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Sunday, November 10, 2019

All ecstasies and intimacies then will be with God.

Pentecost XXII - Proper 27 C - Track II
November 10, 2019
St. Luke's Episcopal Church, Seaford, DE

This morning’s gospel passage from Luke is one of those times when you can almost see Jesus doing a facepalm. If you listen closely enough, you can almost hear him pray an exasperated prayer to God under his breath, “Seriously? I have to explain this to them?”

This is the 20th chapter of Luke’s gospel. There are 24 chapters in Luke’s gospel. Now, in the 4th chapter of Luke’s gospel, Jesus healed Simon’s mother of fever and before the sunset on that same day, healed many who were sick. In the 5th chapter, he filled the empty nets of the fishermen with so much fish the nets were almost breaking; he also healed a leaper, and cured a paralyzed man who had to be lowered to him through the tiling in the roof.

And, that’s just in the first five chapters. The miracles go on and on –feeding five thousand with 2 loaves and five fishes, healing children with seizures and a woman with an 18-year infirmity, etc., etc. All this, and yet there’s absolutely no sign of the Sadducees asking Jesus any questions about any of those miracles. 

The first time they come to him, here in the 20th of 24 chapters, the Sadducees don’t ask him about anything he’s done, not any of the miracles of healing or, in fact, anything he’s said. Instead, they bring to him a hypothetical situation thinly disguised as a way to get him to say something about a theological concern of theirs about resurrection – in which, the Sadducees, unlike the Pharisees, do not believe.

So, this hypothetical situation is almost comic in its exaggeration. A woman – who was considered property in ancient Israel, simply a vehicle through which a man could produce an heir – has lost her husband to death. Torah says that the man’s brother must then care for her – with, of course, all the rights and privileges and “other benefits procured unto us by the same” which was afforded to a man in marriage (wink, wink).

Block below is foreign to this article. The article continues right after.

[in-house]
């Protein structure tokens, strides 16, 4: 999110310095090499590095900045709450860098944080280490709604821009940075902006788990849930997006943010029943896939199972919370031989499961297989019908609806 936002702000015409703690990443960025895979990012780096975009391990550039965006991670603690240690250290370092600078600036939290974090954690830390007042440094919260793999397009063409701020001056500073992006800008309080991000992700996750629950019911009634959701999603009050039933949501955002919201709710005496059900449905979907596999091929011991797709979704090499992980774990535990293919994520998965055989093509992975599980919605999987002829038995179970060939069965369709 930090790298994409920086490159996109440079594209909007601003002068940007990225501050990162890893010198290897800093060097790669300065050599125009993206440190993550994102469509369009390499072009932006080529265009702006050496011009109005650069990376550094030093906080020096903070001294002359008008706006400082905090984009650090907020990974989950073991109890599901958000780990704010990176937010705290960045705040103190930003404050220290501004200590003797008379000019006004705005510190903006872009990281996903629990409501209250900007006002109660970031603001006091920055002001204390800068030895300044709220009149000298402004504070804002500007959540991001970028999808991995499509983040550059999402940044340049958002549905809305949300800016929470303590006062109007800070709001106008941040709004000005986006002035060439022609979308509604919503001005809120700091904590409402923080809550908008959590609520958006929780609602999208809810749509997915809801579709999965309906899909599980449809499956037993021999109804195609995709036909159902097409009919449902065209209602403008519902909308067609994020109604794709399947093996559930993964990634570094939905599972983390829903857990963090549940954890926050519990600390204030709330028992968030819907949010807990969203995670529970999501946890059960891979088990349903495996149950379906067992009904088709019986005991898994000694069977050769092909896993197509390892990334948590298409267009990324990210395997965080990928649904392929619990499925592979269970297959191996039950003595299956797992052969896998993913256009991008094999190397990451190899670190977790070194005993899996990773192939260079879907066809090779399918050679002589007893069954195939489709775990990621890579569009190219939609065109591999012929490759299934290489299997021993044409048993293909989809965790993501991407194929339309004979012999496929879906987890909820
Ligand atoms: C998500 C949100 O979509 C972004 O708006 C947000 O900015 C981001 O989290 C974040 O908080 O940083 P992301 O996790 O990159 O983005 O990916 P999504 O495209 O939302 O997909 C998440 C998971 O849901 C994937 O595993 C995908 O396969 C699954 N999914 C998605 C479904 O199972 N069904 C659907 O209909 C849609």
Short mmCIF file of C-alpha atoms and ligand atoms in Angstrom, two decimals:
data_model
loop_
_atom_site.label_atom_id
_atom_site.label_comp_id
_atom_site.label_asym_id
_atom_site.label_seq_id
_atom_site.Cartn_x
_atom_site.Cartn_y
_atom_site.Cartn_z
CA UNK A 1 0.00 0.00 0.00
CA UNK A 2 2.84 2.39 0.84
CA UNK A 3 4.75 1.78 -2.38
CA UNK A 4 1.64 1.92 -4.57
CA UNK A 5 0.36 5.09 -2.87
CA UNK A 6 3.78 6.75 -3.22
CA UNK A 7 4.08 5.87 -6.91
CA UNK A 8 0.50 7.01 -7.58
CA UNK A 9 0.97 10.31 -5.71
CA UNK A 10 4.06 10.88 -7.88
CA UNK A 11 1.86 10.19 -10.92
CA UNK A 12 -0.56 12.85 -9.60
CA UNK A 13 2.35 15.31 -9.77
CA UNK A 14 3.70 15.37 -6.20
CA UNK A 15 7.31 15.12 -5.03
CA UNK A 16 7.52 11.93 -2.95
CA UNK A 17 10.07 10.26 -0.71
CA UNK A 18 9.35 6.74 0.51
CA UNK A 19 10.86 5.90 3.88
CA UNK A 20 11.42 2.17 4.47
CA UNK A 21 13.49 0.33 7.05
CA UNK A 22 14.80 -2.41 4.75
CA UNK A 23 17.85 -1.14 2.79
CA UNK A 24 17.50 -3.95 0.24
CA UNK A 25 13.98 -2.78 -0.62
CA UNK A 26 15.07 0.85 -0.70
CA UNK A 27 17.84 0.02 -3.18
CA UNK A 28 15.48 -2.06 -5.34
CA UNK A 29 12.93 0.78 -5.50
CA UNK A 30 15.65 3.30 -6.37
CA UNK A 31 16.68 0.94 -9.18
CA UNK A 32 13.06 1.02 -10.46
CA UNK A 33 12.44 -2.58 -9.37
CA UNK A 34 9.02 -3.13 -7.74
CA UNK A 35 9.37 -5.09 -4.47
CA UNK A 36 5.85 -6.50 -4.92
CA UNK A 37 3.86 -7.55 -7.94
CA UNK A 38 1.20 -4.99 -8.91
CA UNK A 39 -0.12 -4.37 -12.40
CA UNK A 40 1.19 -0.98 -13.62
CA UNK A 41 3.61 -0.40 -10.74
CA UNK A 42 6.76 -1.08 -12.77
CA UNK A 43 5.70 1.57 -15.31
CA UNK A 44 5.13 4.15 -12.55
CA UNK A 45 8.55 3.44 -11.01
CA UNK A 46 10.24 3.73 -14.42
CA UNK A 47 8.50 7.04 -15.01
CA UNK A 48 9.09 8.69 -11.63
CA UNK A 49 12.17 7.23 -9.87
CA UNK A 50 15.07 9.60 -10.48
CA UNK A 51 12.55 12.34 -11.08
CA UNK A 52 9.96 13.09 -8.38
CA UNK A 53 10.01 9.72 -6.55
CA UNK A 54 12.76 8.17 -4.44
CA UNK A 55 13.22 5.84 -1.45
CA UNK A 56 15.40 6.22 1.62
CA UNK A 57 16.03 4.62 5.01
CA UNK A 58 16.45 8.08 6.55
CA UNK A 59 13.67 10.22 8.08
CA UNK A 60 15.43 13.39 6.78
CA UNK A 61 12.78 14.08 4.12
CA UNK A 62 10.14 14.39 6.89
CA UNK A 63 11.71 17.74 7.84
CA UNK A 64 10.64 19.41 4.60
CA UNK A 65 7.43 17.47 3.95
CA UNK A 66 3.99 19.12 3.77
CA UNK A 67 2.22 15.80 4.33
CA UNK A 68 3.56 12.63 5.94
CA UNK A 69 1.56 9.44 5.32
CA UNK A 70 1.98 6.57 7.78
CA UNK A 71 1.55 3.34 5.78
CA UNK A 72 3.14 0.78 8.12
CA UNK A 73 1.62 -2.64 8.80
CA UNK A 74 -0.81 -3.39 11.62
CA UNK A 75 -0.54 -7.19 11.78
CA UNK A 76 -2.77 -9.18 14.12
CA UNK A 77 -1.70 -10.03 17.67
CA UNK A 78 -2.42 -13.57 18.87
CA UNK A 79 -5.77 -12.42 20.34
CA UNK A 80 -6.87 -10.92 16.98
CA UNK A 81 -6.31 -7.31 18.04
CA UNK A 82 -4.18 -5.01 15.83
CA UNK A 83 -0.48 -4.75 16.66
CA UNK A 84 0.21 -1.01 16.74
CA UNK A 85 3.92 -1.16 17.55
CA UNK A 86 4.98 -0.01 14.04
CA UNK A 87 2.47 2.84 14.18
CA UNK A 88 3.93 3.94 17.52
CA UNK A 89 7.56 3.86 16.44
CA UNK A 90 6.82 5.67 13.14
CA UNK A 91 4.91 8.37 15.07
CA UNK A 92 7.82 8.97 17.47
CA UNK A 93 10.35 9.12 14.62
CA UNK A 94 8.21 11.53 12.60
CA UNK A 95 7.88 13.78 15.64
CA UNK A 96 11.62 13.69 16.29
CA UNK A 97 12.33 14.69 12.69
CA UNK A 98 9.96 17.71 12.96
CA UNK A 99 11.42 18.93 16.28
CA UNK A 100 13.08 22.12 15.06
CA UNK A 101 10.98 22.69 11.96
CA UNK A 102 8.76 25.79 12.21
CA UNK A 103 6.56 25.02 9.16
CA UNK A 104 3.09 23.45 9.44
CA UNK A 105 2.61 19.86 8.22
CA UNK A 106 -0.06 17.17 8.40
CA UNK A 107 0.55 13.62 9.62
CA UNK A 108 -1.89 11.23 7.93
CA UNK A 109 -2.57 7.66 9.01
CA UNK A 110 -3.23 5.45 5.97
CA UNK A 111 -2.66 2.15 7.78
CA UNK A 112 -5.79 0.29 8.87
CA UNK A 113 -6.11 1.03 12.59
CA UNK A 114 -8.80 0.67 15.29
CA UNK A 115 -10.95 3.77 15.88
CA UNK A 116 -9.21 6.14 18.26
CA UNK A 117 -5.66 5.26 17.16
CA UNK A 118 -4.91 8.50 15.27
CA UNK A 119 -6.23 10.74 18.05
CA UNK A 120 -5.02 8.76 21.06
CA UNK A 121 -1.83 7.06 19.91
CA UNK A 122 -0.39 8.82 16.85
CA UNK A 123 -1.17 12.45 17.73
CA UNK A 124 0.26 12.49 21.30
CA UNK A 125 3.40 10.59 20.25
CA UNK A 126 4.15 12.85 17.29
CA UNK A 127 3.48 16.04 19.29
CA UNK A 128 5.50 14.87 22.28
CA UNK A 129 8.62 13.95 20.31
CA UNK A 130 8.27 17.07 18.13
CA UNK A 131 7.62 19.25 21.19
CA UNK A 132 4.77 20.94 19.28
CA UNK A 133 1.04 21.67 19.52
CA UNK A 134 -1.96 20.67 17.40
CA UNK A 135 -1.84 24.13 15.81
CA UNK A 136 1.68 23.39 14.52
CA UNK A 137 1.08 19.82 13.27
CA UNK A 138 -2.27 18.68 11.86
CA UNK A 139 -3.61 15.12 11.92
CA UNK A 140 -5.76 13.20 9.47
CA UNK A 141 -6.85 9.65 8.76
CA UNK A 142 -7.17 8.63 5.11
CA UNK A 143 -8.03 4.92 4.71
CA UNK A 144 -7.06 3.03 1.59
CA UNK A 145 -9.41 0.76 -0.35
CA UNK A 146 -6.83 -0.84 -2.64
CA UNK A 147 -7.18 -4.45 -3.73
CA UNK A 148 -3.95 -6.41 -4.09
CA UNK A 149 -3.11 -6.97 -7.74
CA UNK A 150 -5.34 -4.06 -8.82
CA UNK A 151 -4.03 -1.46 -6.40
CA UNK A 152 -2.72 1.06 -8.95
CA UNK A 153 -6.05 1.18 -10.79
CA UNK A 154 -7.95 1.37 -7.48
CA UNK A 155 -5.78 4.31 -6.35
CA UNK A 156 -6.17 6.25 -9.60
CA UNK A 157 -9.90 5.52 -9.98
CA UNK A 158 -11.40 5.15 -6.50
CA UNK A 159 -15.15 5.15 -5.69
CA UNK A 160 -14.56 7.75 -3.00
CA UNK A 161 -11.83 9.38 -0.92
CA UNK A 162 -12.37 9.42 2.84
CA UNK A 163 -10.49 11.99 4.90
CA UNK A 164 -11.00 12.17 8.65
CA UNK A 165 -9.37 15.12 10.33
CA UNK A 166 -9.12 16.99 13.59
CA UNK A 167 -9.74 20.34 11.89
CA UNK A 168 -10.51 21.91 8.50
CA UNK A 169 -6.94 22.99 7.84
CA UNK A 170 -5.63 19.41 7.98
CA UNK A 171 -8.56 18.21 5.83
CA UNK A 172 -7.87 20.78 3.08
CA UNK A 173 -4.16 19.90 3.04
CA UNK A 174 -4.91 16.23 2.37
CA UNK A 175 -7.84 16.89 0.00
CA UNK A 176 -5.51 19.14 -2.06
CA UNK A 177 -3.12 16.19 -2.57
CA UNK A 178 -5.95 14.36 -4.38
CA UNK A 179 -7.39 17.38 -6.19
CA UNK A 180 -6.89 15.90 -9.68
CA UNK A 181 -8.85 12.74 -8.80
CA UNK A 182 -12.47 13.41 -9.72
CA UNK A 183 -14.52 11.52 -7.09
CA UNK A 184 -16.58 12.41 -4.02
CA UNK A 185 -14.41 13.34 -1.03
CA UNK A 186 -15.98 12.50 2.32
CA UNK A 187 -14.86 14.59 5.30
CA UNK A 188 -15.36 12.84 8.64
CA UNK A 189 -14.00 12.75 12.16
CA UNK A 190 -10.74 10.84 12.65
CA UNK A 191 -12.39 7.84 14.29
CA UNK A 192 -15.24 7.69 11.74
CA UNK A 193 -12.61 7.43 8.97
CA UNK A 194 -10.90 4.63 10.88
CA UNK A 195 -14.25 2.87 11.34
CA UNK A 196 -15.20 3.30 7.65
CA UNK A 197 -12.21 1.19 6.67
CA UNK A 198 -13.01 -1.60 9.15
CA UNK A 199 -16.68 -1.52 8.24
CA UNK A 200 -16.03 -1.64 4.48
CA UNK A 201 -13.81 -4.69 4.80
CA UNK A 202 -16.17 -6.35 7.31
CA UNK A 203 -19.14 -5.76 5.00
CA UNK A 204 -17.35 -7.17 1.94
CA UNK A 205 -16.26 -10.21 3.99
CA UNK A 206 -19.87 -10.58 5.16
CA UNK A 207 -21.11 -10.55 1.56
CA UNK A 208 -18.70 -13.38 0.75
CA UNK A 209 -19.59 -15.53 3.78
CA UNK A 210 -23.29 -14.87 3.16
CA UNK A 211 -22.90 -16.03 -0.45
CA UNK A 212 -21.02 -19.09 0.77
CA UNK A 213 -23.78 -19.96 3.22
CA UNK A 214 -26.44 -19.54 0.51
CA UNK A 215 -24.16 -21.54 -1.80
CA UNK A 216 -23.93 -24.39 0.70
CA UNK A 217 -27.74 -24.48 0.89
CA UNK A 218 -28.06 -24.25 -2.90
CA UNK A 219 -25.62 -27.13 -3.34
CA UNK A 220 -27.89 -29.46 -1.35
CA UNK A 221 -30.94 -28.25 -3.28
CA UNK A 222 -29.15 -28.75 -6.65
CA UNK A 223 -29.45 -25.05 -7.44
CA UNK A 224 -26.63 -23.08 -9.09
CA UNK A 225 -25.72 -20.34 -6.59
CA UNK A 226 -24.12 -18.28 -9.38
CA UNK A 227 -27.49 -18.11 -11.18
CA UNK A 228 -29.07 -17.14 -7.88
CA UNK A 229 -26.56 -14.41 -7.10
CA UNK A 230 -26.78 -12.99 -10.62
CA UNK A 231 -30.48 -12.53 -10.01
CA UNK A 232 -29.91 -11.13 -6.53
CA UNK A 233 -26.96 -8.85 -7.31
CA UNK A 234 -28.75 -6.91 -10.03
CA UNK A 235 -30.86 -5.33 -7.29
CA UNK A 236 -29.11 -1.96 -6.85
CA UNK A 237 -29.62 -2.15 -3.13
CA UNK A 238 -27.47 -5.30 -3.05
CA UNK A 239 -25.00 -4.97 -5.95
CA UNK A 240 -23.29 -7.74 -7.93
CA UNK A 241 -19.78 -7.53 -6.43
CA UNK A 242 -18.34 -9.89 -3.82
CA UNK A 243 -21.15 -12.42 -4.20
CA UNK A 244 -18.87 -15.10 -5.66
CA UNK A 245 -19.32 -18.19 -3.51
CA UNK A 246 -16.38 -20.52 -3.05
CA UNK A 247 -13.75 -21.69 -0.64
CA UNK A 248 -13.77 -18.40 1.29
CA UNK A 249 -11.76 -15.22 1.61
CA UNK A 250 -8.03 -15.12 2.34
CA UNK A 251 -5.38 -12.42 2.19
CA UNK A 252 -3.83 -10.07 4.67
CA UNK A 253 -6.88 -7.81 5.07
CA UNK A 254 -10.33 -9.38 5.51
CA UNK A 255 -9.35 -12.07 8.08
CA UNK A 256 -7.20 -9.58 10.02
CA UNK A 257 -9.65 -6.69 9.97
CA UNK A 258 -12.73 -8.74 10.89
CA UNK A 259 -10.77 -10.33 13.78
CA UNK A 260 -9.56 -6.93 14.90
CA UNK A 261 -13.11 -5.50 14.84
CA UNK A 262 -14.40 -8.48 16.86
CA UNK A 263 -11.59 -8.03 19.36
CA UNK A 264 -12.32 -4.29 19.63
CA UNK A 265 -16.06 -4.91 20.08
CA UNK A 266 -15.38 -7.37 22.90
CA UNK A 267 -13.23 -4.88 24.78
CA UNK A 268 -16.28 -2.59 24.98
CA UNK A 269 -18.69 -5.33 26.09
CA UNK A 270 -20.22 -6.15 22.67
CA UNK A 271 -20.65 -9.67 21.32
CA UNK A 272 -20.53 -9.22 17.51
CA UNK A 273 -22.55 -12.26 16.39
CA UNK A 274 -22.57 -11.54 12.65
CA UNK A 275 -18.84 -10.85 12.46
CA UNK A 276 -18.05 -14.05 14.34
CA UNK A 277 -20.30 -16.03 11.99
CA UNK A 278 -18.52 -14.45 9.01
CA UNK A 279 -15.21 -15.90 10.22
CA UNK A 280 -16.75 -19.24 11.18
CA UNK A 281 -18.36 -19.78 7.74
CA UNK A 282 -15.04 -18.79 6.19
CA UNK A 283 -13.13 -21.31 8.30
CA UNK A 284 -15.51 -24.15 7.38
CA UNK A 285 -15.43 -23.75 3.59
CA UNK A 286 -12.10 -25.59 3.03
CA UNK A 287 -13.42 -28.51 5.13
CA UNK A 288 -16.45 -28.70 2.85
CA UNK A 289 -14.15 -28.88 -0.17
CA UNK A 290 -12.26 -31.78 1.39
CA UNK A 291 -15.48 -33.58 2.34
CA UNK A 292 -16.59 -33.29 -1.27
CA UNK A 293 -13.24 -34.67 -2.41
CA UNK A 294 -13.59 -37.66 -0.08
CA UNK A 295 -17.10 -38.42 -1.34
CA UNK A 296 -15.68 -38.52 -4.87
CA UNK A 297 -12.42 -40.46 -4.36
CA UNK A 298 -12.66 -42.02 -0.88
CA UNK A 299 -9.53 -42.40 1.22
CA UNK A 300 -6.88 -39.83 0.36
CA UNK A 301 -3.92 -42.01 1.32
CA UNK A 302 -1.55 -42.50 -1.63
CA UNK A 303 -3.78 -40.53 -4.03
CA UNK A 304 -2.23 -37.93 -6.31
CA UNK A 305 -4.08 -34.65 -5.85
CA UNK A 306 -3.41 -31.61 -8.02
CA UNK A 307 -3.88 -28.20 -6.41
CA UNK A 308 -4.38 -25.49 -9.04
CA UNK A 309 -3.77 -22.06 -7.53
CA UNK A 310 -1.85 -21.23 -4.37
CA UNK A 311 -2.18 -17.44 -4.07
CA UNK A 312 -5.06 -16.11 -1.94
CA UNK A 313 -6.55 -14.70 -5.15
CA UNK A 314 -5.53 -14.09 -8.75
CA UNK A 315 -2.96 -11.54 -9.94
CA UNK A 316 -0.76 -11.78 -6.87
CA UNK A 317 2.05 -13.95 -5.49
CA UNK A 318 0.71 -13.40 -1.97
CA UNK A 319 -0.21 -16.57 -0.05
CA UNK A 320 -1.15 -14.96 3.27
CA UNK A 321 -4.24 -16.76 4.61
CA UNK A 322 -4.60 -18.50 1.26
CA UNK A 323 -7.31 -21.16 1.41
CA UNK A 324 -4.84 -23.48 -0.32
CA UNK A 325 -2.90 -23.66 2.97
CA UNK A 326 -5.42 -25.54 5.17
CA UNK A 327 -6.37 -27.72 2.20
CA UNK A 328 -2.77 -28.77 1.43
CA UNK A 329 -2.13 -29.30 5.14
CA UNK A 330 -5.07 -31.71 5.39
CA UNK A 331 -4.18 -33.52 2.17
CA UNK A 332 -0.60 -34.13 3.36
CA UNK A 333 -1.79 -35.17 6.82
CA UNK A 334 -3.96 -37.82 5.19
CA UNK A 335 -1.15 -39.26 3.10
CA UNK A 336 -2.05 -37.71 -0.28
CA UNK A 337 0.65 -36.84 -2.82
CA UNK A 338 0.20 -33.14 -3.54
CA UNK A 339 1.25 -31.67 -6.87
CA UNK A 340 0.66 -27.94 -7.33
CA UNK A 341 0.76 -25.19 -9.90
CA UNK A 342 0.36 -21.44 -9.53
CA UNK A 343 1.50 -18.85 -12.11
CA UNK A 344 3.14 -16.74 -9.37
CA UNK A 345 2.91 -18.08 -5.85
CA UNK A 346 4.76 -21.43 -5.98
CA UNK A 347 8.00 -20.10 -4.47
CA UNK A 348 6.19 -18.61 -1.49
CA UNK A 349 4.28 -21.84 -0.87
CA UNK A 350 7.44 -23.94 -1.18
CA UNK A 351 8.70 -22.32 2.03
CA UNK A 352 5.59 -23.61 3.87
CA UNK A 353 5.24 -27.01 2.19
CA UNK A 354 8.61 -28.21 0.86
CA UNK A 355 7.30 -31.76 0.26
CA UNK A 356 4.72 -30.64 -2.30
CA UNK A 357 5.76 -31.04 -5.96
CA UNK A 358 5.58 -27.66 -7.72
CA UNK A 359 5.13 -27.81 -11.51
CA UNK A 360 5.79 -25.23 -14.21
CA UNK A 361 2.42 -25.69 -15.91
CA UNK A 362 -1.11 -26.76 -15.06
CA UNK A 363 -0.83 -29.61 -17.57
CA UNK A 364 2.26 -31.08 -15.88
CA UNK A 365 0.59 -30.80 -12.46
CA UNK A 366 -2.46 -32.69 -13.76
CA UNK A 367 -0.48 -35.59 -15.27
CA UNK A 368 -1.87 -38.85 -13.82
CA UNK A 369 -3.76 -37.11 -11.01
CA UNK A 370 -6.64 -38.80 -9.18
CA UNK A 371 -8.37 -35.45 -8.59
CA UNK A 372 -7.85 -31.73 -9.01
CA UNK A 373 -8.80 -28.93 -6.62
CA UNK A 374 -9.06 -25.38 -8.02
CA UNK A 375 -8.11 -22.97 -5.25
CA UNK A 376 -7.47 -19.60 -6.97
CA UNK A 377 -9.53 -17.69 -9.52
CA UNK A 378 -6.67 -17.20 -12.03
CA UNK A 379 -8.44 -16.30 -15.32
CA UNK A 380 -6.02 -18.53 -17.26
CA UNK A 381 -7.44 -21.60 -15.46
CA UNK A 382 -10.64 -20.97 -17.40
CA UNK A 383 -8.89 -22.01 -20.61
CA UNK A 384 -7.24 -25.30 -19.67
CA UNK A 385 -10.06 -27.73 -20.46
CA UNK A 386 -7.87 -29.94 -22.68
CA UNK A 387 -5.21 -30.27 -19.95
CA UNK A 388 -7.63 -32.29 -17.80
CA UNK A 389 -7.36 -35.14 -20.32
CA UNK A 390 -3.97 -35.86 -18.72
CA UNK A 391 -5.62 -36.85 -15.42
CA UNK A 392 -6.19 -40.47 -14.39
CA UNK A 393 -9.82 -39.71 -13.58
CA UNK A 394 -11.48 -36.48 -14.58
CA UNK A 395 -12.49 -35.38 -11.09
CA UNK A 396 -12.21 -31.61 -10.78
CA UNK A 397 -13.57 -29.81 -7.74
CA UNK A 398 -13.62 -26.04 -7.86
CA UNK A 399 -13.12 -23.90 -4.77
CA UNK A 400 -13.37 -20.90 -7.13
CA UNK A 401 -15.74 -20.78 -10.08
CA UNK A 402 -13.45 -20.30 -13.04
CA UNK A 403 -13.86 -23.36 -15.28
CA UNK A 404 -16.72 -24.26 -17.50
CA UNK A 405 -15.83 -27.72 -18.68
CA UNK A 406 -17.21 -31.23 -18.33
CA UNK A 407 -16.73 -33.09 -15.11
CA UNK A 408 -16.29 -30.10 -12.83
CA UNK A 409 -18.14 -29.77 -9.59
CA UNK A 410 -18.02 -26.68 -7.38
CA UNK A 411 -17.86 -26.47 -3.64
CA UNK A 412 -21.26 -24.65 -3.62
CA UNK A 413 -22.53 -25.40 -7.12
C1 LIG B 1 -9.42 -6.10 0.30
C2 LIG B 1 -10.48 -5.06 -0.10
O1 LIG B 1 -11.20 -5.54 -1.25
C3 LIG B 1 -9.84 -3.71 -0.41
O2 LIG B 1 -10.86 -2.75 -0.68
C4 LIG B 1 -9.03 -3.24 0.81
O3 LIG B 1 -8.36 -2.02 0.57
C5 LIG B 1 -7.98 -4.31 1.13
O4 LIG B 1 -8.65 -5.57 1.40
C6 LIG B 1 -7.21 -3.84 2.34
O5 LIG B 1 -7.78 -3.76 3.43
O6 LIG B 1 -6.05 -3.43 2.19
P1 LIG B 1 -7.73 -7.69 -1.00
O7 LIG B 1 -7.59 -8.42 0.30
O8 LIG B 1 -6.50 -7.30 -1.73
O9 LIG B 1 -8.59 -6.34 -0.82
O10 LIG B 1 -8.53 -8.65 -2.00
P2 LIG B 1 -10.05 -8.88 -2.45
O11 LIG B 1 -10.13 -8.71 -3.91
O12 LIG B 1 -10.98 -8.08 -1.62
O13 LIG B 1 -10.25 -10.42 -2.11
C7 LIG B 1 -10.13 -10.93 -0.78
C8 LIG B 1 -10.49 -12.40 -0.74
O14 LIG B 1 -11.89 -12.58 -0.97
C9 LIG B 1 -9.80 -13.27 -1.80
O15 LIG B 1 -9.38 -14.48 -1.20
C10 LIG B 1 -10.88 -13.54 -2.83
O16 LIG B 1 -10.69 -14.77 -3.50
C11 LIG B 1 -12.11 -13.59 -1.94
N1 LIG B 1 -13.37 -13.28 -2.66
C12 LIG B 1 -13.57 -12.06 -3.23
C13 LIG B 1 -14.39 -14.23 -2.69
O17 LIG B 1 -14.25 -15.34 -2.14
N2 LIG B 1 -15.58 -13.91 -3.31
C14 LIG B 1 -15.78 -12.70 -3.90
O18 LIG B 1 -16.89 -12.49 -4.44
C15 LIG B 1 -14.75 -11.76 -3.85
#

The ancient understanding of the purpose of marriage is to reproduce, to sire an heir – which is the primary reason why sex was prohibited outside the bonds of marriage. 

It was really all about protecting one’s property – the woman and any children she bore. The law of Moses was designed to protect the “investment” of a man’s “property” – especially since the ancient culture was not kind to widows or any other unmarried woman.

In this scenario, however, the Sadducees carried the point to the intersection of the sublime and the ridiculous. There were seven. Seven brothers, all of whom married the same woman. All seven brothers died without producing an heir. And finally, after seven husbands, the woman finally died having never produced a child.

The story reminds me of the “tests” we kids used to create for the priests and nuns of my youth. I grew up Roman Catholic and as kids, we took endless delight in asking questions that mirrored our sense of what was – to us – absurd ideas which we were carefully taught. My favorite one was this:

So, Sister, we know that God is all-powerful, right.

Yes, my child, Sister would say, not looking up from her desk (“custody of the eyes”) or continuing to clean the chalkboard (remember those?).

So, if God is all-powerful, God can do anything, right, sister?
Yes, my child, Sister would say.

So, if God is all-powerful and God can do anything, can God create a rock that he can not lift?

Ha! We thought we were so clever!

We practically squirmed in our seats, waiting to hear Sister stammer and sputter as she was stumped for an answer.

We forgot that Sister had been studying Jesus.

She would stop what she was doing, look kindly upon our mischievous souls and say, “Now, that is a wonderful question. Very thoughtful. Good for you. That shows you are using the old noggin’. So, what do YOU think, children? Can God create a rock that he can not lift?”

And, just like that, Sister had stolen the glee of our trickery and turned it into a class in religion. Right there, in the middle of recess or lunch break. And, the worst of it was that Sister never stopped smiling kindly. She always seemed to be secretly amused – like she knew the trick and had gotten ahead of us. I think I hated that smile most of all.

It seems to me that the Sadducees did the same thing with Jesus. What I find amusing – and, I’m sure it didn’t pass the attention of Jesus – is the subtext of what the Sadducees were asking. They place their concern about the resurrection squarely in the midst of what some religious leaders throughout the centuries have always concerned themselves.

In the exaggerated hypothetical situation of one wife for seven brothers, what the Sadducees seem most concerned about is not justice, not peace, not mercy or walking humbly with God. No, they are concerned with who has the right to claim this woman as his property. And, that, quite frankly, means, who is first in line to have sex with her in the afterlife.

You see, it’s not just The Episcopal Church that has consumed many years and many General Convention resolutions about the sex life of others. There really isn’t anything new under the sun.

Which is why I see Jesus doing a facepalm. Or, maybe that’s my projection. More likely, he was probably smiling kindly just as Sister did when we asked her about the omnipotence of God.

What Jesus essentially says to the Sadducees, to use Eugene Peterson’s translation in The Message, is